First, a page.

“I think it’s a very good start,” Chopra said. “I think what the president has done is open the door. I’m very encouraged, because if you’re really pro-life, then we have a moral commitment to healing and to the alleviation of human suffering, and this is a step forward in that direction.”

However, Mohler and another guest, Michael Manning, said there are moral and ethical concerns from using stem cell lines from already destroyed embryos. They pointed out that adult stem cell research — which does not involve destroying embryos — has shown much promise. Adult stem cells have been derived from placentas, umbilical cords and bone marrow.

“I fear that this partial compromise will lead to the unethical use of even further embryos and further destruction,” Mohler said. “We applaud stem cell research — especially with adult cells and placenta and umbilical tissues — but it is fundamentally wrong to use human embryos for that purpose, primarily or secondarily.”

At one point King asked Mohler, “What’s wrong with the passing of one life — be it an embryo — to save another?”

“That utilitarian argument could be applied to any number of atrocities,” Mohler responded. “Every one of the diseases mentioned tonight has afflicted my own family, and I hope and pray that [adult] stem cell research will lead to a cure and treatment for all those diseases.”

Manning, a Catholic and author of “The Word in the World,” said that the 60 lines of stem cells in existence should be respected.

“I’ve very, very uncomfortable … with the use of these 60 lines because I think they’re human beings, and I don’t think we should be playing around with human beings,” he said. “I think they need to be buried and given the respect they they’re due.”

Like most of the guests, Dobson said Bush’s decision has something for both sides of the debate.

“[Bush] didn’t call for federal funds to be expended to take human life [and] to kill those little embryos,” Dobson said. “That was our great concern. … He may not have said it directly, but he implied that life begins at conception. That’s a good thing.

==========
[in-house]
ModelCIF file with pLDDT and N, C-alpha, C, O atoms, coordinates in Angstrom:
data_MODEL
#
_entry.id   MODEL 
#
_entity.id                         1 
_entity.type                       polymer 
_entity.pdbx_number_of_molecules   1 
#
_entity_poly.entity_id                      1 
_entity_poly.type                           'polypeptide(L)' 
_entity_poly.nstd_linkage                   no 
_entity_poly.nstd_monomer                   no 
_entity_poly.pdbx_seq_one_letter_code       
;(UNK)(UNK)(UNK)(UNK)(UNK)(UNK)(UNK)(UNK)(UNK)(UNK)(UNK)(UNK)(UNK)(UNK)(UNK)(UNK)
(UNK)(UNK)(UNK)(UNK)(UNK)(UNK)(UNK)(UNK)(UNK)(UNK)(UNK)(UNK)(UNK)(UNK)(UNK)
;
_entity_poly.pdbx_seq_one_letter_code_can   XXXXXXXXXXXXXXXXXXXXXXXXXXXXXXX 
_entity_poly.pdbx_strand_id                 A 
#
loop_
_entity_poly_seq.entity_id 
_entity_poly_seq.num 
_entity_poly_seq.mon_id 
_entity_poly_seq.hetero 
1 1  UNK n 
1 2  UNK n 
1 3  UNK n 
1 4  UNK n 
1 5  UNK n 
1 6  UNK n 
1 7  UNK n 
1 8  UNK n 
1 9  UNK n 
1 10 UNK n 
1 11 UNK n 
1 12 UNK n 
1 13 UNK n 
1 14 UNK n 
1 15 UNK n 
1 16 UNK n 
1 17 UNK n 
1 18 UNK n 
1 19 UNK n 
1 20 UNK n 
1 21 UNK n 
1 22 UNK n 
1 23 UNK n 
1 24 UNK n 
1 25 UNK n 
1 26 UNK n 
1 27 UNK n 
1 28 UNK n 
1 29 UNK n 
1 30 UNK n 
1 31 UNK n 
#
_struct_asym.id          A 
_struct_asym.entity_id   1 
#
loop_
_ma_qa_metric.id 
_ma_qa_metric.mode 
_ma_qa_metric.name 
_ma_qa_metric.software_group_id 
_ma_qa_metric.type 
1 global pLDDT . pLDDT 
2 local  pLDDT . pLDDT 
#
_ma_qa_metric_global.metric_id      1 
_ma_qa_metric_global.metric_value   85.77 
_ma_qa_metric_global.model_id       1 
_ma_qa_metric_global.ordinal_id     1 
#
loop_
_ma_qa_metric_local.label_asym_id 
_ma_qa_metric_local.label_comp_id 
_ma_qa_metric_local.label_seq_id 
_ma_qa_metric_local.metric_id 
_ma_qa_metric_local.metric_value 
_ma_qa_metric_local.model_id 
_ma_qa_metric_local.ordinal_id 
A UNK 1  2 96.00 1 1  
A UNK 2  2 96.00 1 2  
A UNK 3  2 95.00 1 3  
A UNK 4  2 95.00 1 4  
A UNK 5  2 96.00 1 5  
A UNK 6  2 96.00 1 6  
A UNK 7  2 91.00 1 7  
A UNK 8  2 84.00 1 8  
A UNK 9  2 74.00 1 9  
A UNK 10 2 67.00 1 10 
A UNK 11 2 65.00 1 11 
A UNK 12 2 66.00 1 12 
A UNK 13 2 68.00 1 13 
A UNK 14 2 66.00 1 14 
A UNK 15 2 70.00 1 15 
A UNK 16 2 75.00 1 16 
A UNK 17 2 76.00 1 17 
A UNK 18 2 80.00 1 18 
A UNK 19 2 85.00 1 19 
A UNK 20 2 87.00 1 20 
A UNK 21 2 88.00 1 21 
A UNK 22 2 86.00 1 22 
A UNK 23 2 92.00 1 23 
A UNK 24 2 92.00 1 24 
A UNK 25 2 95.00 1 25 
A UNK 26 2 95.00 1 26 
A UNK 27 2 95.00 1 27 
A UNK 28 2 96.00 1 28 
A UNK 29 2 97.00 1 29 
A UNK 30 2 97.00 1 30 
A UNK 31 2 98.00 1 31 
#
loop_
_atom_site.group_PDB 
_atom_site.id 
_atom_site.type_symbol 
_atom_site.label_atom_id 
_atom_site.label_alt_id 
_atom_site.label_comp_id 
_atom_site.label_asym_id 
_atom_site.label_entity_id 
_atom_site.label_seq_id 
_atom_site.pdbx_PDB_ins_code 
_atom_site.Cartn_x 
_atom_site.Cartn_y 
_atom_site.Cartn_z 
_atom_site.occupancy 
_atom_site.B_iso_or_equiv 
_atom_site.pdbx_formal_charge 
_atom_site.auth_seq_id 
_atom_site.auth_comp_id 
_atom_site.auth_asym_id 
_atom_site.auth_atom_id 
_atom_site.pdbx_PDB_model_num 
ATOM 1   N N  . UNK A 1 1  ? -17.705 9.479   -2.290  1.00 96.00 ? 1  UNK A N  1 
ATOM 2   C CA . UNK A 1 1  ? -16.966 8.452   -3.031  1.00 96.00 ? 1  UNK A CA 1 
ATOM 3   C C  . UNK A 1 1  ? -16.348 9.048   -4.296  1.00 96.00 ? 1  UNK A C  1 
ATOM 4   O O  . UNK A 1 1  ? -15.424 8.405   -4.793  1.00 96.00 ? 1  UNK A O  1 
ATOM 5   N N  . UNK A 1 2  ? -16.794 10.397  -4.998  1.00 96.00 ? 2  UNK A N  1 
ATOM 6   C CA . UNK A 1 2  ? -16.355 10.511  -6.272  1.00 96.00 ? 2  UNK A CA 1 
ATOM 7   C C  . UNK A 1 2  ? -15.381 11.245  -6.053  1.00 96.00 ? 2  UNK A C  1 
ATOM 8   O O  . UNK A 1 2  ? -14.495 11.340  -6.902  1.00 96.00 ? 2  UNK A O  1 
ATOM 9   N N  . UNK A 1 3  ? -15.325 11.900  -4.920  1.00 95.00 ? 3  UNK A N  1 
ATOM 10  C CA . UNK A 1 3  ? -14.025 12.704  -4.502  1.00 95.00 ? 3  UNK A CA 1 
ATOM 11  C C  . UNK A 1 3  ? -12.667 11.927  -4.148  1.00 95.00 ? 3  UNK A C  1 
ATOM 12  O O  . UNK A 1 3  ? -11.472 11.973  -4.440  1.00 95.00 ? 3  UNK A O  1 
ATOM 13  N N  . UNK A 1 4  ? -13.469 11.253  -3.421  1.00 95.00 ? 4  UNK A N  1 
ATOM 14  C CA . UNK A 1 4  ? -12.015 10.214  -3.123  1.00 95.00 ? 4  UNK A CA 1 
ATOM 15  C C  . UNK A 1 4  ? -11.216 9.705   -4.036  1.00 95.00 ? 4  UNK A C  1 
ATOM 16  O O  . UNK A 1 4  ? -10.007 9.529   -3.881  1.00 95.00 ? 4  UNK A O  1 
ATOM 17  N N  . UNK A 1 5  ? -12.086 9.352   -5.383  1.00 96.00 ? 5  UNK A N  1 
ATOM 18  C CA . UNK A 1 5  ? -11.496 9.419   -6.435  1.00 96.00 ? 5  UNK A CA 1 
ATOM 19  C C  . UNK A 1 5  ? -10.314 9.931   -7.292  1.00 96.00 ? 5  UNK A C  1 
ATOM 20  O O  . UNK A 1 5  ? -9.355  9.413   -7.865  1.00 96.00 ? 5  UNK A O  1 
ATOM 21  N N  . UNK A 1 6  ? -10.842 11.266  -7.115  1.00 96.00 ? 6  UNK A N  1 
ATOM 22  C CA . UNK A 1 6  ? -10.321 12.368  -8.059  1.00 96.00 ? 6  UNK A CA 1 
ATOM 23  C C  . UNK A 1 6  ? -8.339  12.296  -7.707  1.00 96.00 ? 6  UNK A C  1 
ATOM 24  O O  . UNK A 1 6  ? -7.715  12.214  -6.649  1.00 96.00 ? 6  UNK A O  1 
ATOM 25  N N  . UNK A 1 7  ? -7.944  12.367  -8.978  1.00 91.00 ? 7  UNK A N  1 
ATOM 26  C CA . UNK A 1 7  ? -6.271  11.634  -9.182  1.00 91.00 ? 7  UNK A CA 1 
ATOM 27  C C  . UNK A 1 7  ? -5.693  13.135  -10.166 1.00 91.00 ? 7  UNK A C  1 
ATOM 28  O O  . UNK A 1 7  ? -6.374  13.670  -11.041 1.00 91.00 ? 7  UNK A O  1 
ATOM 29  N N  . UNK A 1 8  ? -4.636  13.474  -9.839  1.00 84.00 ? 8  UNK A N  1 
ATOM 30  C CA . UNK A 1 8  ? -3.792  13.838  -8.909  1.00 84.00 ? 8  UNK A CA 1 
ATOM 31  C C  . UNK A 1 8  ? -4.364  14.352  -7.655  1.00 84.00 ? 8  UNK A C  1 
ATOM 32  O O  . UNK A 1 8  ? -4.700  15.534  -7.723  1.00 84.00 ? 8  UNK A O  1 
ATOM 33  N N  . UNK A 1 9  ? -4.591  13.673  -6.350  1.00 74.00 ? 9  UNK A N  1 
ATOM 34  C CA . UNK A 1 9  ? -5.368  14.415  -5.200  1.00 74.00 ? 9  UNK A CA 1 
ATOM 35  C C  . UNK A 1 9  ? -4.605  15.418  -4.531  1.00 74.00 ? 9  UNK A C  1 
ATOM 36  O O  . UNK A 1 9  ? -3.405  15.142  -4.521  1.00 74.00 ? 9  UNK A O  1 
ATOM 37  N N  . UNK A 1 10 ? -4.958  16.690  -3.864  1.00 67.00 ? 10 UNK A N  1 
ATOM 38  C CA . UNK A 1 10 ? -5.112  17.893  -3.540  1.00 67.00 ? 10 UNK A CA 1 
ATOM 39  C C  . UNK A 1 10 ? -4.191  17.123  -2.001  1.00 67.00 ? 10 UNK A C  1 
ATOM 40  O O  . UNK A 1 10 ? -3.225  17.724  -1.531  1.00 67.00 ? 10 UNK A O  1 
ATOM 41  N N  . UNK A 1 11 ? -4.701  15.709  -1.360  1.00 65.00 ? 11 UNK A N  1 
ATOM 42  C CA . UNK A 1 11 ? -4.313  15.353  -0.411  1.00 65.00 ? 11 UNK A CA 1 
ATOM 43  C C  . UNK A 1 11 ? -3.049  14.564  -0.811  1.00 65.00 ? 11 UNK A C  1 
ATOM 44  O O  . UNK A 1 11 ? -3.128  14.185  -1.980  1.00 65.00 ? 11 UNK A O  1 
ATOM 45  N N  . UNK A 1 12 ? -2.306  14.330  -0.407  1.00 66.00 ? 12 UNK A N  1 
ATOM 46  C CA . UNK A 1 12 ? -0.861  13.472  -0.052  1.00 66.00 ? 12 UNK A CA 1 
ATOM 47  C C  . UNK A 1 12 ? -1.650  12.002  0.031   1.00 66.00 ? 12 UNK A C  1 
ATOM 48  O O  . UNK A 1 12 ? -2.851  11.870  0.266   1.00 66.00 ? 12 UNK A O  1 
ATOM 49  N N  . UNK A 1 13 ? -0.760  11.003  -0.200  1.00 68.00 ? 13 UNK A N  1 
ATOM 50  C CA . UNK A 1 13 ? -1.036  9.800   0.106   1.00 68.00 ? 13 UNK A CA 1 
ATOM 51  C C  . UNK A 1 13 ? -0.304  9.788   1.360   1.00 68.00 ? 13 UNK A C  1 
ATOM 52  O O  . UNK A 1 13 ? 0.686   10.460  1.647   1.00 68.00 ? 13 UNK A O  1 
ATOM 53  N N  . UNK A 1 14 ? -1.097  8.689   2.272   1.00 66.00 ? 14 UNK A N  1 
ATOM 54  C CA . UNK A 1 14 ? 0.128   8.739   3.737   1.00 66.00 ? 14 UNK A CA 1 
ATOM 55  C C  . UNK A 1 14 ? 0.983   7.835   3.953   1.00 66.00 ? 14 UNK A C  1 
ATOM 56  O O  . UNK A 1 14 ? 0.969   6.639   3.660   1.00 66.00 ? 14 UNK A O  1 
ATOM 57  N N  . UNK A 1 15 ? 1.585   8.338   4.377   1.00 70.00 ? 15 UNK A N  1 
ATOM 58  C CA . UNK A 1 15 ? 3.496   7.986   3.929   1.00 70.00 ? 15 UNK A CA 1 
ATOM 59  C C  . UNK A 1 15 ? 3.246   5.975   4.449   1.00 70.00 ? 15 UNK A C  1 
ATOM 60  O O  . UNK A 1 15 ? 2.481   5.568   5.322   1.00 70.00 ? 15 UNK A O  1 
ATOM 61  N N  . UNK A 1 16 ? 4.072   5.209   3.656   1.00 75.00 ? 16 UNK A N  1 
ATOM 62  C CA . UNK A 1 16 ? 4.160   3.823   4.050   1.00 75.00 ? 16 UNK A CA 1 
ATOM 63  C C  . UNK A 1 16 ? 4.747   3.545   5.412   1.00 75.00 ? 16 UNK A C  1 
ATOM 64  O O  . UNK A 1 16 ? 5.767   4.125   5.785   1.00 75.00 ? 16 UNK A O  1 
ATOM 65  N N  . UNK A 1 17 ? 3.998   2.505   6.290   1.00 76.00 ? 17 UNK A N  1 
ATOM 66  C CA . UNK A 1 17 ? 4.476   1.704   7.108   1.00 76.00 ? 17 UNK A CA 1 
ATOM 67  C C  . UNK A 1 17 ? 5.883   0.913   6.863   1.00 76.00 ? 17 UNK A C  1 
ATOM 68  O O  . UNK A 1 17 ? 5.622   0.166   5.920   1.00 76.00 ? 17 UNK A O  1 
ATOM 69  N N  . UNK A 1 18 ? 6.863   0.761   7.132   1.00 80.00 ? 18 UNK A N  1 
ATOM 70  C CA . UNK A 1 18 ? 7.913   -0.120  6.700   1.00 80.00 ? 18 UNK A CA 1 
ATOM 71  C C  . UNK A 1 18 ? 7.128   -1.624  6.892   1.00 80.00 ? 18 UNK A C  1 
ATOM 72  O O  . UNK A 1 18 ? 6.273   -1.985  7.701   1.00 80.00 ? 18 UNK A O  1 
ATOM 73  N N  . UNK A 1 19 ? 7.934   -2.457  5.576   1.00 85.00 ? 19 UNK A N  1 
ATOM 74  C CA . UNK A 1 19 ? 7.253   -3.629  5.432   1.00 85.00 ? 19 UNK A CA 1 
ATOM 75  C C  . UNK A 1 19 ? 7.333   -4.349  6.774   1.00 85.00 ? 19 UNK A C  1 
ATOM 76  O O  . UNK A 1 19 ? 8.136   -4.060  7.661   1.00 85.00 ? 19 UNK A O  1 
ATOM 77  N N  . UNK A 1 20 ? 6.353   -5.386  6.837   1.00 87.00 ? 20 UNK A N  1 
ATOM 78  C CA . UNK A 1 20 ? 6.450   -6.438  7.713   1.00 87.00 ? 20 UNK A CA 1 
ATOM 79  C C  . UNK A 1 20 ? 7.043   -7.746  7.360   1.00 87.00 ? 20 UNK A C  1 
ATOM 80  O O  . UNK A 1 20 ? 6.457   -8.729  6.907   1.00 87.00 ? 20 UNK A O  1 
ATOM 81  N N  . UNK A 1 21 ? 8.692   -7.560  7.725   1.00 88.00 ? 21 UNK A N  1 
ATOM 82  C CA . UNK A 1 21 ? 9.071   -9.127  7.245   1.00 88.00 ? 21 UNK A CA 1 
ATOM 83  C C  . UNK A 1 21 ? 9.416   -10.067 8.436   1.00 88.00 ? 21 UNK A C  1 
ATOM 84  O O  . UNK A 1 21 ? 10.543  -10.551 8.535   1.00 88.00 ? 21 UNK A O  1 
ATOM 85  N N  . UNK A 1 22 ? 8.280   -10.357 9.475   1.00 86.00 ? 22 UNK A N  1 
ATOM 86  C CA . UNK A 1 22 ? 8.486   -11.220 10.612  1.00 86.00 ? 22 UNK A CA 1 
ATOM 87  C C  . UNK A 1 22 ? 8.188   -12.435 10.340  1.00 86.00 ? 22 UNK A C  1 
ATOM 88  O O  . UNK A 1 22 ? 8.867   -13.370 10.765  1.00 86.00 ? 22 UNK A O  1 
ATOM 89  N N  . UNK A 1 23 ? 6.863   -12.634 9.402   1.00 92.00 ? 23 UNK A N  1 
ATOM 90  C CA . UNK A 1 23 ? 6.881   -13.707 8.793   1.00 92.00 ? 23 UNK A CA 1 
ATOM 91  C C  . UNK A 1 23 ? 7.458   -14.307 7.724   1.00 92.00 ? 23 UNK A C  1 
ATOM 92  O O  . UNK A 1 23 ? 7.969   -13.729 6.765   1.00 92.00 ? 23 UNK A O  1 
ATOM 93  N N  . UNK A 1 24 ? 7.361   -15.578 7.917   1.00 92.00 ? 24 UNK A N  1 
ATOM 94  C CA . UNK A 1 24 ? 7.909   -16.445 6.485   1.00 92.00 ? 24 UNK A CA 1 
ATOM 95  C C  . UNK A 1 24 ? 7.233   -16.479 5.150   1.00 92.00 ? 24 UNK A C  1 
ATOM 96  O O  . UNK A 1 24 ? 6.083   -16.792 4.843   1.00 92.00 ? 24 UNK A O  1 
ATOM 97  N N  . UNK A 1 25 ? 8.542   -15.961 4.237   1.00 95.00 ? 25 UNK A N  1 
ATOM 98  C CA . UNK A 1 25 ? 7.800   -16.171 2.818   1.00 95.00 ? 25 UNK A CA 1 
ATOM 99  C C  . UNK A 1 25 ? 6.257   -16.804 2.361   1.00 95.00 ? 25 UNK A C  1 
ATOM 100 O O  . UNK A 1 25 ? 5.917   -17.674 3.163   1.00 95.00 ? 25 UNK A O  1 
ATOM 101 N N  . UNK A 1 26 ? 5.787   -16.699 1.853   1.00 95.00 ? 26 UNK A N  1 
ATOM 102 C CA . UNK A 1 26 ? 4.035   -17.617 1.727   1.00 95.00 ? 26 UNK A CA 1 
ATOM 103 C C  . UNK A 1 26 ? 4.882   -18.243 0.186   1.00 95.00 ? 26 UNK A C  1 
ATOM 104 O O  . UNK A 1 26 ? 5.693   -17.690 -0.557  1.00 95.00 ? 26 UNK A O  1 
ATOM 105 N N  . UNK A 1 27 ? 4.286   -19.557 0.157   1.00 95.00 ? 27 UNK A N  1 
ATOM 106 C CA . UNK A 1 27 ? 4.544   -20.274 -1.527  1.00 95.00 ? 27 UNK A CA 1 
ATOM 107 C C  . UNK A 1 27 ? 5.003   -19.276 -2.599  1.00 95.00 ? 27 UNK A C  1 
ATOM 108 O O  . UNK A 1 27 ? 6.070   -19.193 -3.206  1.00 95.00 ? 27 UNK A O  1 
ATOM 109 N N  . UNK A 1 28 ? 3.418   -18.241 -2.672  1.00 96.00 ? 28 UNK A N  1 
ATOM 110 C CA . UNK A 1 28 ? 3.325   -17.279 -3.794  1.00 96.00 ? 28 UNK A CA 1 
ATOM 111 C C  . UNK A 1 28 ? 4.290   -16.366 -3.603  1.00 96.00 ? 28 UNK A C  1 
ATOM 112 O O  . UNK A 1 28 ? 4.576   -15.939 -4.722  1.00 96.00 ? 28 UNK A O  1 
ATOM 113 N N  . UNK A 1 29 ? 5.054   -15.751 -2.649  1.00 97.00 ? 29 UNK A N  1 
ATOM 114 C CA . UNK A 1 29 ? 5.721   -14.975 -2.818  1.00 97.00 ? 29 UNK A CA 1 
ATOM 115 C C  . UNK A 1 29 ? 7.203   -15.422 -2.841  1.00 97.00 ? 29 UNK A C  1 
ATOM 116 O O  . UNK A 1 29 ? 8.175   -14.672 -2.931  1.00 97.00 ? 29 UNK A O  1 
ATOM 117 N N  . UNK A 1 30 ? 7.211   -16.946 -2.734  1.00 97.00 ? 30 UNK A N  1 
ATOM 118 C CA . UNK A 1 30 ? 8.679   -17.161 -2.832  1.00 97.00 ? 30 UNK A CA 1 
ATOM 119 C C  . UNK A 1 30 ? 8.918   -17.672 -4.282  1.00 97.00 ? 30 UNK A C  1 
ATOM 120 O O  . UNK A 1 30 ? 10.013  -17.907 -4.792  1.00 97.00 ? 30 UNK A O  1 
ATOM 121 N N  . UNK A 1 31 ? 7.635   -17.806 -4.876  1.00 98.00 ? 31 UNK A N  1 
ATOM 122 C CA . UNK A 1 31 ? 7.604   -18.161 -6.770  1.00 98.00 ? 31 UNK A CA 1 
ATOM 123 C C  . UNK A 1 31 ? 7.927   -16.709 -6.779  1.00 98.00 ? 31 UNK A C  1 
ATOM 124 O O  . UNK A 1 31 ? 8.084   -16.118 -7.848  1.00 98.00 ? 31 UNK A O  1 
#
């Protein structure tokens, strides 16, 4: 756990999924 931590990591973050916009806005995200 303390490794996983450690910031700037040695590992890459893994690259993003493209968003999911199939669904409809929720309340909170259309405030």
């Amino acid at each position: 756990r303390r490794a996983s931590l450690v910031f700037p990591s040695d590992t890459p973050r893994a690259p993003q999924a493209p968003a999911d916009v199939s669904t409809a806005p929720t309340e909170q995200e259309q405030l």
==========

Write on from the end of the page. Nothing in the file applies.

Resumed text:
“Although we grieve the loss of the babies that were sacrificed for the cells that now exist, they are now gone and these cells are there. I think we can live with that. We’re going to have to analyze it in the days ahead.”

Brownback said he was concerned about what the future may hold.

“I’m concerned about the breaking of the barrier,” he said. “If you say, ‘OK, … we have some stem cells here that have been developed by destroyed embryos,’ then you have already created a process of incentivization. I was glad that he’s limited it to a particular line, but I worry about that moral barrier, saying [that] you can use these as property. They’re people.”

Williams said that he hopes that Bush’s decision will in fact open the door for more federal funding of embryonic stem cell research.

“It’s time for us to understand that this may be the key to stopping the pain and suffering of people like myself — people with spinal cord injury, people with Parkinson’s, Alzheimer’s,” the talk show host said. “If we are the compassionate nation that we claim to be, we know already that there are about 100,000 embryos frozen right now in America, and less than a thousand of them have even been attempted to be adopted. So when they destroy them, why not let me and other people go pick up the trash?”

Mohler took exception to Williams’ comment.

“For Montel Williams to be able to discuss human embryos as trash shows that we have a long way to go to understanding what the sanctity of life really means,” Mohler said.

Williams responded by saying, “I didn’t say they were trash. I said they would be thrown in the trash. They will be whether you like it or not.”

With time on the show running out Mohler rejected Williams’ utilitarian argument, saying, “Well, we should stop it.”

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  • Michael Foust